ON-Lion Letter

Monday, August 24, "was a rough day for global financial markets," according to an article in American Legislator by Will Freeland and Jonathan Williams.  "[G]iven the ever-present possibility of entering a recession or a period of substantially stagnant growth, this so-called “Black Monday” should provide a wake-up call for policymakers to reconsider how current economic policies may be harming our economic competitiveness."

Freeland is a research analyst with the Task Force on Tax and Fiscal Policy of the American Legislative Exchange Council (ALEC) in Washington, D.C.  Williams directs the task force and is vice president of ALEC's Center for State Fiscal Reform, which is substantially supported by The Lynde and Harry Bradley Foundation in Milwaukee.

Freeland and Williams recommend that states:  1.) utilize a predictable tax system; 2.) maintain a positive fiscal gap in order to weather a recession; 3.) prepare a fiscal contingency plan for any unexpected federal policy action; 4.) utilize sound state pension practices; and, 5.) cultivate a public-policy environment that maximizes economic growth.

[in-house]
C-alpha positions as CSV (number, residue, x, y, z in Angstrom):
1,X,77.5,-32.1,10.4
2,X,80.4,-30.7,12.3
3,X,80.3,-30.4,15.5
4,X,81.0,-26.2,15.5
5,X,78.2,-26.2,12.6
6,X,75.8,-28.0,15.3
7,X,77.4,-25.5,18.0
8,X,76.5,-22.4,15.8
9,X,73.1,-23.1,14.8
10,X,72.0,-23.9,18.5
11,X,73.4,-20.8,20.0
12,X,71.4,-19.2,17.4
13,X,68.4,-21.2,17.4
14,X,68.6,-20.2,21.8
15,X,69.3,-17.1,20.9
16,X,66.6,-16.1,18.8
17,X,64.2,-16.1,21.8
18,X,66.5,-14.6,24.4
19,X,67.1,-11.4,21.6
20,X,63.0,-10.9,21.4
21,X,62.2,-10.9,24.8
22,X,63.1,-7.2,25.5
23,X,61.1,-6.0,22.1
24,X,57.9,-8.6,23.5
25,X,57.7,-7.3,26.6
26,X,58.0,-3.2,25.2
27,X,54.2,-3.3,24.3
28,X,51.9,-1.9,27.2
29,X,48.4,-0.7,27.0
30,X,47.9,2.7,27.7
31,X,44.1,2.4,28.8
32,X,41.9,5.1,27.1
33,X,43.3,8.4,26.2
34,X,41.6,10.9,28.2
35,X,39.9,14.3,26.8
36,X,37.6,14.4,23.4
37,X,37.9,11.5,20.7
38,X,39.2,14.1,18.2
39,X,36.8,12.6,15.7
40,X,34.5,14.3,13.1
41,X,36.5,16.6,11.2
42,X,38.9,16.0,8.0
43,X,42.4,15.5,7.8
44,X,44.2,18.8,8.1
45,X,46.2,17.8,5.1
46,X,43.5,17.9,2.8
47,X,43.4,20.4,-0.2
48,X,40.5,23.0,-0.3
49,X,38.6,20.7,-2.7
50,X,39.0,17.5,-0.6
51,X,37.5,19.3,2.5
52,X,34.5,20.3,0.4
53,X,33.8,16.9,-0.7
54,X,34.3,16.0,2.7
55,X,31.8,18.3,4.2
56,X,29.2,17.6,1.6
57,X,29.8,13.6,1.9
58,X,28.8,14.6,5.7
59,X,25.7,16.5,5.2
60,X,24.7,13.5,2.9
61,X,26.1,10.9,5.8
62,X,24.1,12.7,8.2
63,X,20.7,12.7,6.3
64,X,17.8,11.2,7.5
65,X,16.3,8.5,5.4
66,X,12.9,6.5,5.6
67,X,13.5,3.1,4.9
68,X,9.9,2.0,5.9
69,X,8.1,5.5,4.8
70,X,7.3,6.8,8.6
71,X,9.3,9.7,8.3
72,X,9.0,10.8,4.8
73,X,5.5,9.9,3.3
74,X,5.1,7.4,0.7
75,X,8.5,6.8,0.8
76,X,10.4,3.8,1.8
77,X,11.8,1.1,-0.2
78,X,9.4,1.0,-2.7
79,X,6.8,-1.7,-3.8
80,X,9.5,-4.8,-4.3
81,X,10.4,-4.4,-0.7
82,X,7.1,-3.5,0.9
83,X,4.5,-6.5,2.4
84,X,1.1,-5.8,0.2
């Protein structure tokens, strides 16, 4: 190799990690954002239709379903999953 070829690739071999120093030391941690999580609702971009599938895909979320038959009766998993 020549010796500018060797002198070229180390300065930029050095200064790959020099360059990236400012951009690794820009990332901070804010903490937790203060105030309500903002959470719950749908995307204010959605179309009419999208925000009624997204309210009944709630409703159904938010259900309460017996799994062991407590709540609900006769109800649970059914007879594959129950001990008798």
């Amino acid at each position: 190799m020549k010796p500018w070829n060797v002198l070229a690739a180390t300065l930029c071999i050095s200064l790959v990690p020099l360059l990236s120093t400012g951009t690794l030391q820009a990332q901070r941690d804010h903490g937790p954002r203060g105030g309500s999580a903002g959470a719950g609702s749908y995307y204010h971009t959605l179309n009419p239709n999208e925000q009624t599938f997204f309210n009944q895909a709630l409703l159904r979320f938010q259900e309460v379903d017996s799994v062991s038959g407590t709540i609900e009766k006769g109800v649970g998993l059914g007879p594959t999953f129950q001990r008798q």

"The bottom line is what state policymakers have control over is their economic climate, which they can ensure is consistent with greater economic performance," they conclude.  "Such moves make for a softer landing in a recession and a quicker rebound afterwards.  There is no time better than the present, or in anticipation of a recession, to work towards super-charging state economic performance."

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